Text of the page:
Journalistic License: Professional Standards in the Print Media’s Coverage of Israel

, August 15, 2001

No. 460    August 2001

A Pattern of Violations

On May 15, 2001, the Associated Press circulated an article covering Arafat’s Al-Naqba speech, marking the day Palestinians recall the “catastrophe” of the creation of the State of Israel. The article boasted direct quotations of the Palestinian leader’s statements. They had been spoken in Cairo, broadcast on Palestinian radio stations, and blared out from loudspeakers into the streets of Nablus and Ramallah and all across Gaza. But something happened to the speech on the way to AP’s wire report. By the time it reached the newspapers, entire sentences and clauses had been excluded; moderating words had been added; fiery attacks — like a slur about the United States — had been cleaned out; statements had been condensed, enhanced, or otherwise altered. In short, AP’s purported “excerpts” of Arafat’s remarks were at best edited, at worst fabricated. Moreover, they served to distort (and significantly soften) the message that passed through Arafat’s lips.1

In presenting a revised version of a speech as a direct quotation, the Associated Press had violated — some would say severely violated — major credos of professional journalism. Such violations could include “cleaning” or changing quotations, condensing them without ellipses or other indications, failing to attribute, cite, or mention the use of a translation, and more generally, inaccurate reporting — presenting something as it is not. AP violated not only the ethics codes of the Society of Professional Journalists and the American Society of Newspaper Editors, but its own internal code and style book, as well.

In this, AP is not alone. An analysis of major English-language print news shows that such practices, which violate professional journalism codes, dominate reporting on Israel and the Palestinians. Careless reporting and errors, severely disciplined in the coverage of other beats, abound unrestricted in Middle East reporting, and in some of the most respected print media in the English language. Such liberties include not only altered quotes and mistranslations, but outright mistakes and demonstrably false statements, the presenting as fact of assertions that turn out to be indisputably the author’s speculation (by the author’s own buried confession), the failure to check or even use sources, misnaming or misidentifying groups and events, and a variety of gray areas that fall between deceit and distortion. Each of the cases considered here involve practices that have been censured in coverage of other topics, either with corrections or discipline. But in the case of the Palestinian-Israeli conflict, these transgressions continue unchallenged.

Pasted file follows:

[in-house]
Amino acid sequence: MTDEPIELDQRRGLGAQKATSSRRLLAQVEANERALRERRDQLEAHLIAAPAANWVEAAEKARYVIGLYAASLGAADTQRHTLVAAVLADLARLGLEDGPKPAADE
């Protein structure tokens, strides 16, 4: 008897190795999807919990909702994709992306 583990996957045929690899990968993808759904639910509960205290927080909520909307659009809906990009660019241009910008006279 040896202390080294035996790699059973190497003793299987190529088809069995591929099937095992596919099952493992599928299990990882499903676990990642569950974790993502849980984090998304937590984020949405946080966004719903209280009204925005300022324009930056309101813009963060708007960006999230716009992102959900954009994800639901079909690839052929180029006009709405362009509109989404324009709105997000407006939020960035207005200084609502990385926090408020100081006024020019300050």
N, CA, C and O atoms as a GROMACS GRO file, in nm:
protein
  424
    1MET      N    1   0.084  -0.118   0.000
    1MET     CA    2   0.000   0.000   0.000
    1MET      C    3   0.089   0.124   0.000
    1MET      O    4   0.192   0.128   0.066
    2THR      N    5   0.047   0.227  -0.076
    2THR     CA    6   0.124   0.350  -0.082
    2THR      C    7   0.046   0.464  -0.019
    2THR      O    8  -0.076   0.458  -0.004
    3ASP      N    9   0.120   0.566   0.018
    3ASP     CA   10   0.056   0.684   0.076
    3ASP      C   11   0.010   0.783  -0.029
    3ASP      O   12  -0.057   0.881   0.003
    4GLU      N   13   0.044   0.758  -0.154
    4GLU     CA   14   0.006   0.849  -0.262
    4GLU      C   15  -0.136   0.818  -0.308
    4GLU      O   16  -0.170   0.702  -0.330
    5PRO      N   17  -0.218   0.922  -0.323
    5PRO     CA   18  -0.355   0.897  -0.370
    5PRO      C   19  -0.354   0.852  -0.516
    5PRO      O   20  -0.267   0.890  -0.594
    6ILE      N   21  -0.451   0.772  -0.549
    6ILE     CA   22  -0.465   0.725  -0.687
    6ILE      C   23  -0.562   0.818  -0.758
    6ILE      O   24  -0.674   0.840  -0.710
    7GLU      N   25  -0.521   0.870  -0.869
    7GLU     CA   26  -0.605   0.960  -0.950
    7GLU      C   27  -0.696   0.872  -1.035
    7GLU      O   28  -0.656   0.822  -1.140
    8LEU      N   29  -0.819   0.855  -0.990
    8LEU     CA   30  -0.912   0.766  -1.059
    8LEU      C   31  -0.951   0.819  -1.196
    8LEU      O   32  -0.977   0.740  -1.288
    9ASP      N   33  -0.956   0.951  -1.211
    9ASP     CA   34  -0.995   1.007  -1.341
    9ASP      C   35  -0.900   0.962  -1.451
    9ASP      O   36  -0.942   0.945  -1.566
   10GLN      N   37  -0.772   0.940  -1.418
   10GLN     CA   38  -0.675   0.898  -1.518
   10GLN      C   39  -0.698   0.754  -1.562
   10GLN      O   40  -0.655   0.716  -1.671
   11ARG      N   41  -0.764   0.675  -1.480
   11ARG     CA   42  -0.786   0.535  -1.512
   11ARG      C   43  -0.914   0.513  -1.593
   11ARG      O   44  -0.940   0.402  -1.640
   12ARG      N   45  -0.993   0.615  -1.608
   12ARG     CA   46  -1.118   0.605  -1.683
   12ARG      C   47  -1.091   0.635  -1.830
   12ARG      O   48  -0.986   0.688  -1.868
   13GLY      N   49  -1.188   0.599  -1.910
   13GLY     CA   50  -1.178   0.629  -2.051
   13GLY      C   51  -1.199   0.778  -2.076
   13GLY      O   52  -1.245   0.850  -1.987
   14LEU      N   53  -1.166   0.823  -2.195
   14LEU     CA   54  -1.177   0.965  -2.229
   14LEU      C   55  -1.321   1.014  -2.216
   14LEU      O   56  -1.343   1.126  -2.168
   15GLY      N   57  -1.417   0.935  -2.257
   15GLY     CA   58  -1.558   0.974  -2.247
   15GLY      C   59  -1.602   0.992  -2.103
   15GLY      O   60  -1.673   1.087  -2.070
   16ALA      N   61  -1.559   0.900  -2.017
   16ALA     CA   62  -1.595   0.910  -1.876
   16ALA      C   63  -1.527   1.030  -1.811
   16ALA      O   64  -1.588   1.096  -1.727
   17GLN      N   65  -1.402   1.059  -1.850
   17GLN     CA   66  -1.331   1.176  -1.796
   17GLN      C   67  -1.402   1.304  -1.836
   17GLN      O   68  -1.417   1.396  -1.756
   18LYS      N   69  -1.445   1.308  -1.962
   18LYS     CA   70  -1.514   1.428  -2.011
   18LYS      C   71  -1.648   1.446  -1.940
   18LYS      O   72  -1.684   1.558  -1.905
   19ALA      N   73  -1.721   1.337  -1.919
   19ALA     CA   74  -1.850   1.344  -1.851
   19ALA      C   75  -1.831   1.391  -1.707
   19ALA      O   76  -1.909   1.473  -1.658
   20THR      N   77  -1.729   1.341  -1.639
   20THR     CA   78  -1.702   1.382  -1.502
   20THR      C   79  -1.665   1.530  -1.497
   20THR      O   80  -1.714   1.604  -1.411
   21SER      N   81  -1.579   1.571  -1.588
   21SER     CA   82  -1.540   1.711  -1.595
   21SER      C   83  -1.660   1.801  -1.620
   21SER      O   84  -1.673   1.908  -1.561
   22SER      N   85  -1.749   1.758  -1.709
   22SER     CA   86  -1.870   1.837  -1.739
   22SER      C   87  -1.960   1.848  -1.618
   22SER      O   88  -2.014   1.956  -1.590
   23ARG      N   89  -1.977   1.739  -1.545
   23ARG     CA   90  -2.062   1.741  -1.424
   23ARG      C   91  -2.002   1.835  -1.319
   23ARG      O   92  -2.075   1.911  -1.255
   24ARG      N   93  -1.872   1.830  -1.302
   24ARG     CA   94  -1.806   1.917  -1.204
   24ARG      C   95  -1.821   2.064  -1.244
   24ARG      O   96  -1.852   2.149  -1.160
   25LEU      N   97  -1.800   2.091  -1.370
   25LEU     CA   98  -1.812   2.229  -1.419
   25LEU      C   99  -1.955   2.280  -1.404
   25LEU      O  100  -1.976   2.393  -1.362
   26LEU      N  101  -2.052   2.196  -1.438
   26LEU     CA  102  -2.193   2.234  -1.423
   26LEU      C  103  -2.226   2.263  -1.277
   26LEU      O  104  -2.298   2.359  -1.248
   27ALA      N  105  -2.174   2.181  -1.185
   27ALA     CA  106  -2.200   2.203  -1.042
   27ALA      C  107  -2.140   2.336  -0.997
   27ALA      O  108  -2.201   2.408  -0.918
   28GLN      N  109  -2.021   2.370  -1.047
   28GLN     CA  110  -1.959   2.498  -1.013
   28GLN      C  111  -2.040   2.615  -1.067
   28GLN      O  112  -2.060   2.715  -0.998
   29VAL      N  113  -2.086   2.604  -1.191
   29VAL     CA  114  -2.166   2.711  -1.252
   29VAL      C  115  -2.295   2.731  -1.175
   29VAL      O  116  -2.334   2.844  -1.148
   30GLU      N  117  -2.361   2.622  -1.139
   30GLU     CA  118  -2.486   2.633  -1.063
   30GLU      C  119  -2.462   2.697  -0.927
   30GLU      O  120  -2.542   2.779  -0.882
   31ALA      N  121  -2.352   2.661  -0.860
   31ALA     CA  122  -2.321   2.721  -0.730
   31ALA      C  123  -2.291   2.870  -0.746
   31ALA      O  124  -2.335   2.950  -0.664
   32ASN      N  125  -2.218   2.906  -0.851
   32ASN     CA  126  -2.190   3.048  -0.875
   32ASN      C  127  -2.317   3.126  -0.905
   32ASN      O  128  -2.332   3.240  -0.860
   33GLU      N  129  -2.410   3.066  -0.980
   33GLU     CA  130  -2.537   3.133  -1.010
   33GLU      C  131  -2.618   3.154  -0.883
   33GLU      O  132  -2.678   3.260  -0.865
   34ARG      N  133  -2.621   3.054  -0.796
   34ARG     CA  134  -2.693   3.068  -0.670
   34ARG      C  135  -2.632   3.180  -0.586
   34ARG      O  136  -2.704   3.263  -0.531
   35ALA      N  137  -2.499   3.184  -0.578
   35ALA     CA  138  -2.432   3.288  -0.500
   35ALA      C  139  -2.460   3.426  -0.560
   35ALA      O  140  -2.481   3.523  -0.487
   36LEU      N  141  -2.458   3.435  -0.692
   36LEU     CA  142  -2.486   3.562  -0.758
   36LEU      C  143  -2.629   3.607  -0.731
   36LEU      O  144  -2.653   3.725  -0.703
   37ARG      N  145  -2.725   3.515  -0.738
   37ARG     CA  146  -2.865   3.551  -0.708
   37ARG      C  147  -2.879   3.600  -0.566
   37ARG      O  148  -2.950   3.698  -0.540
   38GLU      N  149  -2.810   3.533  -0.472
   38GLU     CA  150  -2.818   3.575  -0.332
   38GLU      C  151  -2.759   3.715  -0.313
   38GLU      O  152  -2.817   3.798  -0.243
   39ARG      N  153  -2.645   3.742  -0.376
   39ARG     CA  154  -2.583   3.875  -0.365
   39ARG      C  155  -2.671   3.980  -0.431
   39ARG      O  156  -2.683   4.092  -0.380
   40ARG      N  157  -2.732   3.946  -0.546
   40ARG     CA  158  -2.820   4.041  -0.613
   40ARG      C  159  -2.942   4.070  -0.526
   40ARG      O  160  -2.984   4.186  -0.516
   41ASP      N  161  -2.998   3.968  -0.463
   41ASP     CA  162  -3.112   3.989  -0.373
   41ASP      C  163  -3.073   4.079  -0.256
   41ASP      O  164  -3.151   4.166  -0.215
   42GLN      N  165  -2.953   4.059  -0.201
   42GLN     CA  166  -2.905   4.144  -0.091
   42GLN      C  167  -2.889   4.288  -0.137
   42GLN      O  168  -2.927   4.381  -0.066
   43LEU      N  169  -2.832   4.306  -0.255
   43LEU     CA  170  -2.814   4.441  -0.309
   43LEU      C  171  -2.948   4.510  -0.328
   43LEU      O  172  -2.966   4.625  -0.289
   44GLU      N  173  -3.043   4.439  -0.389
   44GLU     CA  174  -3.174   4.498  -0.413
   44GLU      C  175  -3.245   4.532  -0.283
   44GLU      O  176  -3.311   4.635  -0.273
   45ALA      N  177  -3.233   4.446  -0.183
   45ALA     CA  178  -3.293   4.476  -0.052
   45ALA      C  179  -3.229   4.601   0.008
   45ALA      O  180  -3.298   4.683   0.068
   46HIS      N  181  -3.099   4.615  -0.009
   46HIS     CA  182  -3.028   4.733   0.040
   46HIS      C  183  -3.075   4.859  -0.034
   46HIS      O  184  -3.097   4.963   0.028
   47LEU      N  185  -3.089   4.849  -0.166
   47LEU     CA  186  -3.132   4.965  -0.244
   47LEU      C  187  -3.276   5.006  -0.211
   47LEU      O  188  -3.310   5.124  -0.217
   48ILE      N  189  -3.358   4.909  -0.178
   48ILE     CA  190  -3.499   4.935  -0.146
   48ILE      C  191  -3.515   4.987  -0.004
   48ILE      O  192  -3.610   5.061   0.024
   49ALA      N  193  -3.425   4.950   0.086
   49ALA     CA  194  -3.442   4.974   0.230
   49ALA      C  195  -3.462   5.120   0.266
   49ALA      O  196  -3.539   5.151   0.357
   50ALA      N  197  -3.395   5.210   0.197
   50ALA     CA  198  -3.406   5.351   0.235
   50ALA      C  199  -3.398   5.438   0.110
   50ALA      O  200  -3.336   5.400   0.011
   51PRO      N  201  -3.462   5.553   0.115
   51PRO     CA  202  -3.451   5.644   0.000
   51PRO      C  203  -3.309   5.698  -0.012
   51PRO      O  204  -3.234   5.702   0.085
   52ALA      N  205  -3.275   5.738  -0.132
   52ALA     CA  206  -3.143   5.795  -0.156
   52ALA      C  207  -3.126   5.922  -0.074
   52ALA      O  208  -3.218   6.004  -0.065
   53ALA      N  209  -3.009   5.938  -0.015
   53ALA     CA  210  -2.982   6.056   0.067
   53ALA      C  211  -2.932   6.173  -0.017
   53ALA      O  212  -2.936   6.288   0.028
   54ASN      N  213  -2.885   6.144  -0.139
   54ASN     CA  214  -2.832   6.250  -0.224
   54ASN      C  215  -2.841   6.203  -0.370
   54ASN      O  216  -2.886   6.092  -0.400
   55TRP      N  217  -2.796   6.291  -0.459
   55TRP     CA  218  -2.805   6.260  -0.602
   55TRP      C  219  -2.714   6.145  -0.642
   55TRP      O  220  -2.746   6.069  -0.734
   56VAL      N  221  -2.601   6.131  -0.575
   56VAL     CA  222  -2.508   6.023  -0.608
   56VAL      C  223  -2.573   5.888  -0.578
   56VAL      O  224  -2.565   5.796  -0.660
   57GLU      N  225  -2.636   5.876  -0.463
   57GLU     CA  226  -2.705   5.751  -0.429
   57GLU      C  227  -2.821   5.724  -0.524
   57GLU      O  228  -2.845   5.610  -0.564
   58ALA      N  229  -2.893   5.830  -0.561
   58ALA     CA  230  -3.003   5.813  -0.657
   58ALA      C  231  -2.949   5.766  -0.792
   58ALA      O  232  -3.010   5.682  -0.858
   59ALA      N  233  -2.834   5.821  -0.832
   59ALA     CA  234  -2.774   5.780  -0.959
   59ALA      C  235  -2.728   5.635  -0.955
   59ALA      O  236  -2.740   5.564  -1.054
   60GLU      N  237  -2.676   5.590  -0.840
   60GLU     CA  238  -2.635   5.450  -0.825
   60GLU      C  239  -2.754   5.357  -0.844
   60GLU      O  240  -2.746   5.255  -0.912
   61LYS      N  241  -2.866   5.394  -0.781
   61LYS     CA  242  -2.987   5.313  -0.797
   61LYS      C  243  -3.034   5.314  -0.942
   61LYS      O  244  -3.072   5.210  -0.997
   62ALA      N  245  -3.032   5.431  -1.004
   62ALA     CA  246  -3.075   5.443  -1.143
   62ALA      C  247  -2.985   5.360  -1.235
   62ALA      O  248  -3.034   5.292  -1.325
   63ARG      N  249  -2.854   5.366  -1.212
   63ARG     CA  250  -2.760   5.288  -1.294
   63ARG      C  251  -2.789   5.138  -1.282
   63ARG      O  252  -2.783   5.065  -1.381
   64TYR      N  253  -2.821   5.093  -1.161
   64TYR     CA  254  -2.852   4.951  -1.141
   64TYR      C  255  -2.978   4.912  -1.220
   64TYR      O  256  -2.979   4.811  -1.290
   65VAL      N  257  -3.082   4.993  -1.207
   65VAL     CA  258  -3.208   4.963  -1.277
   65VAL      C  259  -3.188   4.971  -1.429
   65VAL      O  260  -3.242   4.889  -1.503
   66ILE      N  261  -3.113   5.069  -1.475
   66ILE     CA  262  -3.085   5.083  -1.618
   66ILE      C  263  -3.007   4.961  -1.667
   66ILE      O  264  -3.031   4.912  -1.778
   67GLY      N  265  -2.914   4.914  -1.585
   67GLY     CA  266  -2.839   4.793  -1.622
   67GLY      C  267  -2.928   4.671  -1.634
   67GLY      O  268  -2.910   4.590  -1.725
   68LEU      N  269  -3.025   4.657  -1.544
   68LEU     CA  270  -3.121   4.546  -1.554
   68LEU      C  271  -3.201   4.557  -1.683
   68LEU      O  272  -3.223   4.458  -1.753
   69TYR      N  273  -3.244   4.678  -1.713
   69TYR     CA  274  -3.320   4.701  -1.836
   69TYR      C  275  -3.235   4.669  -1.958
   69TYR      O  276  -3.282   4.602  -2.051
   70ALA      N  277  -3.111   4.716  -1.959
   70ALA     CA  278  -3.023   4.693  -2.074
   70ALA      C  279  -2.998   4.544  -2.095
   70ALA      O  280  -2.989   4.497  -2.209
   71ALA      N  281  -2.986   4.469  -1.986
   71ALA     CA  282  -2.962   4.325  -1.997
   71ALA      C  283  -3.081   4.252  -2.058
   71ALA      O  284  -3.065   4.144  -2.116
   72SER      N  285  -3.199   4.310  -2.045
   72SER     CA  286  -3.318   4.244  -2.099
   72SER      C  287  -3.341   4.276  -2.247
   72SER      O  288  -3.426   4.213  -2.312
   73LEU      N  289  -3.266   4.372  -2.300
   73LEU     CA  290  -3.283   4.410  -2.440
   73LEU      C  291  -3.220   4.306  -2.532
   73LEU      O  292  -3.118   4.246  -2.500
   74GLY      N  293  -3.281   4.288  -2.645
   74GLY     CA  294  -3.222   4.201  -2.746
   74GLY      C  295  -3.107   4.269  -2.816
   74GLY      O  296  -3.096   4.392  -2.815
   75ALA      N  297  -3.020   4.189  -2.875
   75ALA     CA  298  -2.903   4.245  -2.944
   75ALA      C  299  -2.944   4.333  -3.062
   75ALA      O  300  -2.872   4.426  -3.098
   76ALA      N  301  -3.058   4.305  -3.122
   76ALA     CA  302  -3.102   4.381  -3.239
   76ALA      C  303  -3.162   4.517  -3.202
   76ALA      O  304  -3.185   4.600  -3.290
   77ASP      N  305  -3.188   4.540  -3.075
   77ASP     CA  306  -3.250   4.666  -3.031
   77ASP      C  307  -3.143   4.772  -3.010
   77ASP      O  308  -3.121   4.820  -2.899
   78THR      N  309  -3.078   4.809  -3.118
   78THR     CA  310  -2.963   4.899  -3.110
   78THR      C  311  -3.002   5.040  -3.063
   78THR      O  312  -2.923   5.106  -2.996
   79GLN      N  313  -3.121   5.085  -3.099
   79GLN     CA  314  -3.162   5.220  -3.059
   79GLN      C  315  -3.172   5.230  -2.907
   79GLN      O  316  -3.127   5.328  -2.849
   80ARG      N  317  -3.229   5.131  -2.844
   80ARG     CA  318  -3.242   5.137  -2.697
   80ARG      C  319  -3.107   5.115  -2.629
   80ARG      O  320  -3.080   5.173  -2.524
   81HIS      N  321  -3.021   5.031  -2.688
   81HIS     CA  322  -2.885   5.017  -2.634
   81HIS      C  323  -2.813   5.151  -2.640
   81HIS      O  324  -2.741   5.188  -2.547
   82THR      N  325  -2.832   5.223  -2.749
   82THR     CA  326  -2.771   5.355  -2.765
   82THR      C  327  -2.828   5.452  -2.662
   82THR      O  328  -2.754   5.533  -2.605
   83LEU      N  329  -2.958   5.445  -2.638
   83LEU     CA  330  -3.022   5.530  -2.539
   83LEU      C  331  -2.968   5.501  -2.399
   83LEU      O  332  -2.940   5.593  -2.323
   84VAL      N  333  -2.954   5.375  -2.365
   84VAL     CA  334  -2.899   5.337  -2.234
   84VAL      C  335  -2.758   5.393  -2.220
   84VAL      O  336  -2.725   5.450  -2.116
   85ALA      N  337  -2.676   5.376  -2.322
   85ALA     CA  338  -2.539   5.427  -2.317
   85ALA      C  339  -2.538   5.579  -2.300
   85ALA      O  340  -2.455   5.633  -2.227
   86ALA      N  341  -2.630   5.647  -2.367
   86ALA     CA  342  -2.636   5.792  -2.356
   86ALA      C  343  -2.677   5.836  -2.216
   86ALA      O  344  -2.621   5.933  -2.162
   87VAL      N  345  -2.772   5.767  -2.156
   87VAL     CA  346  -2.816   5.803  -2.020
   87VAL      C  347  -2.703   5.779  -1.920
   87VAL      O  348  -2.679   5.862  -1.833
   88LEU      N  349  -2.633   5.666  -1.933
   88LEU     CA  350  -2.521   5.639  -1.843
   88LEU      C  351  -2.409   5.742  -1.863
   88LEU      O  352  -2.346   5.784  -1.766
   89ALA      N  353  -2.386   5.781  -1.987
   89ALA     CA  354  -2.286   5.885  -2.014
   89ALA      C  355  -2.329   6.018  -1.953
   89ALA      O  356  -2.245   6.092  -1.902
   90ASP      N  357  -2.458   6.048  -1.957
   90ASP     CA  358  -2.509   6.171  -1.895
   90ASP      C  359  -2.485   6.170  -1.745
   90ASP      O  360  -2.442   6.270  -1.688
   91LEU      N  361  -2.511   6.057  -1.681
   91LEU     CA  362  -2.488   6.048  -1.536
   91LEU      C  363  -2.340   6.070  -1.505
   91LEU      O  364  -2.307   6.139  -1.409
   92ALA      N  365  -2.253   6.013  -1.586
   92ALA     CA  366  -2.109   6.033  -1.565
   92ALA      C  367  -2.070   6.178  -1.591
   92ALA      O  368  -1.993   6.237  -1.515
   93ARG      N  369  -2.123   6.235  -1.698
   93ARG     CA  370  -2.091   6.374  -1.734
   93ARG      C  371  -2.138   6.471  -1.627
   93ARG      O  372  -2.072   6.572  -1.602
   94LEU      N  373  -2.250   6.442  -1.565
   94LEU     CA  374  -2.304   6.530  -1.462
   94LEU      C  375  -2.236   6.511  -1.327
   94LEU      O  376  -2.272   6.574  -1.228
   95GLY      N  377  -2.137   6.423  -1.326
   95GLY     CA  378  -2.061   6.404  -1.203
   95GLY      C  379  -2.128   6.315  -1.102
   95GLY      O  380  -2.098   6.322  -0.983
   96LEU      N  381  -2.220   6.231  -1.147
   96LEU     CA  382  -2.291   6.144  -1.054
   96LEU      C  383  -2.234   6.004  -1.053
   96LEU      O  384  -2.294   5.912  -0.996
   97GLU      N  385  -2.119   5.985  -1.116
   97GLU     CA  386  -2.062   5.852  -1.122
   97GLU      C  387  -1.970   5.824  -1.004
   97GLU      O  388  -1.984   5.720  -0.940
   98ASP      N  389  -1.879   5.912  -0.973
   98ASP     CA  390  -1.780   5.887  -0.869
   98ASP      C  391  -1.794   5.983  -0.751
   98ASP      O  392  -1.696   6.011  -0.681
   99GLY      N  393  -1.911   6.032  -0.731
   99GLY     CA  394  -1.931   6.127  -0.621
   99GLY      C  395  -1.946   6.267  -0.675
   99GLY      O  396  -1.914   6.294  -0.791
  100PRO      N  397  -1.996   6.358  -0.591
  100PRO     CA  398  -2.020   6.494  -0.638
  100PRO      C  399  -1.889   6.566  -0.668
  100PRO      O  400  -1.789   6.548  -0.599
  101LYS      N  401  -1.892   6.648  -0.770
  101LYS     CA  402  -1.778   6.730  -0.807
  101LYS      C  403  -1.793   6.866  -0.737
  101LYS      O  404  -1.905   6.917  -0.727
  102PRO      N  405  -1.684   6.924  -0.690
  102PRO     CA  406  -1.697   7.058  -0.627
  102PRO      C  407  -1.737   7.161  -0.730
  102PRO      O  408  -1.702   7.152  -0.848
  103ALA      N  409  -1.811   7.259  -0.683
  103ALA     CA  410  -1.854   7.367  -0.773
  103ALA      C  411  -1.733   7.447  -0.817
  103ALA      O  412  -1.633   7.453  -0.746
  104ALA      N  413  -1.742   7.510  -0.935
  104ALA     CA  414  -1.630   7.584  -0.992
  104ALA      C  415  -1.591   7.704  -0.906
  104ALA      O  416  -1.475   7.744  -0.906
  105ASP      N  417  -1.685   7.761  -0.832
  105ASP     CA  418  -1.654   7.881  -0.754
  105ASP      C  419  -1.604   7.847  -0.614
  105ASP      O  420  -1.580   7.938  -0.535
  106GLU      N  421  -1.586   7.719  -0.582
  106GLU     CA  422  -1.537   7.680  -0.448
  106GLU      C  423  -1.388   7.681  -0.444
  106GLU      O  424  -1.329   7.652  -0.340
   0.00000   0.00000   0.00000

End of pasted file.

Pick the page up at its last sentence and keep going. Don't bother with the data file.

The violations form a pattern. In cases when they uphold a certain view of the Arab-Israeli conflict, it is consistently one view in particular, that the conflict was initiated solely by alleged Israeli practices in the West Bank and Gaza rather than by any wide-scale hostility toward Israel as a whole or toward the nature and identity of Israel as a state. Thus, anti-Israel organizations are reinvented as merely “opposing Israeli rule in the West Bank and Gaza,” violent actions are romanticized as protesting “the occupation,” key terms and players are misnamed or mistranslated, or else liberally re-interpreted without the open use of a source, and fanciful theories about “resistance” are presented as fact before (embarrassingly) they are recanted months later in the face of contrary evidence.

The following analysis does not charge anti-Semitism, malice, or any other interpretation of an author’s motives. Nor is there treatment of such general and vague categories as imbalances, loaded language, or out-of-context accounts. Rather, this study restricts itself to journalistic deviations that can be reasonably and easily demonstrated as such — often using the same news source as evidence — like errors, misquotes, and contradictions of established fact. While the errors cited here may be consistent with presenting reporters as biased, or anti-Israel, they are equally consistent with the view that such reporters are merely reckless, highly incompetent, or wildly imperceptive.

Many reporters have been accused of harboring anti-Israel or pro-Palestinian sentiment. But far fewer have been called to task directly on the integrity of their fact-checking, accuracy, or adherence to specific journalistic norms or ethics. The evidence suggests that the latter would be a far more effective way to correct distorted coverage and improve the portrayal of this most complex of conflicts.

 

Mistranslation

Palestine Satellite TV in Gaza broadcast the following remark from Yasser Arafat’s Al-Nakba speech on May 15, picked up by the British Broadcasting Corporation: “The executioner is relishing the shedding of Palestinian blood, thanks to the blind military machine and international protection granted to him by influential and hegemonistic powers in the international community.” The Associated Press, however, offered this version: “The executioners continue to walk through the puddles of our blood with their military escalation and siege on our towns and villages and camps.”2

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Jeffrey Helmreich

Jeffrey S. Helmreich, a legal theorist, has authored numerous articles for American newspaper and magazines, including the Los Angeles Times, the Forward and the Jewish World, as well as academic legal journals. During 2012 he was a visiting scholar at Harvard Law School.